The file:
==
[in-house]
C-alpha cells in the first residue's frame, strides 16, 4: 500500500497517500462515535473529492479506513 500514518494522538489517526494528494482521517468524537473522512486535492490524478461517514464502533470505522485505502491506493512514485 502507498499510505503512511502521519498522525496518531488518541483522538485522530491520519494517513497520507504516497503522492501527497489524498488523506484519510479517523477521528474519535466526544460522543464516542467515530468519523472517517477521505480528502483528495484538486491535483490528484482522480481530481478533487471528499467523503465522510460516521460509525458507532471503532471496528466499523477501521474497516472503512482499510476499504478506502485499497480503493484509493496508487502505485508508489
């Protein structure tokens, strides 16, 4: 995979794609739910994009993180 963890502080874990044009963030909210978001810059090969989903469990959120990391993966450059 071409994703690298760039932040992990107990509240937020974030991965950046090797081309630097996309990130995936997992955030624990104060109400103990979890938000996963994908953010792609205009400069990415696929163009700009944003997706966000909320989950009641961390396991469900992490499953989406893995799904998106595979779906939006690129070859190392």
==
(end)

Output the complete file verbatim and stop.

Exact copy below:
[in-house]
C-alpha cells in the first residue's frame, strides 16, 4: 500500500497517500462515535473529492479506513 500514518494522538489517526494528494482521517468524537473522512486535492490524478461517514464502533470505522485505502491506493512514485 502507498499510505503512511502521519498522525496518531488518541483522538485522530491520519494517513497520507504516497503522492501527497489524498488523506484519510479517523477521528474519535466526544460522543464516542467515530468519523472517517477521505480528502483528495484538486491535483490528484482522480481530481478533487471528499467523503465522510460516521460509525458507532471503532471496528466499523477501521474497516472503512482499510476499504478506502485499497480503493484509493496508487502505485508508489
């Protein structure tokens, strides 16, 4: 995979794609739910994009993180 963890502080874990044009963030909210978001810059090969989903469990959120990391993966450059 071409994703690298760039932040992990107990509240937020974030991965950046090797081309630097996309990130995936997992955030624990104060109400103990979890938000996963994908953010792609205009400069990415696929163009700009944003997706966000909320989950009641961390396991469900992490499953989406893995799904998106595979779906939006690129070859190392």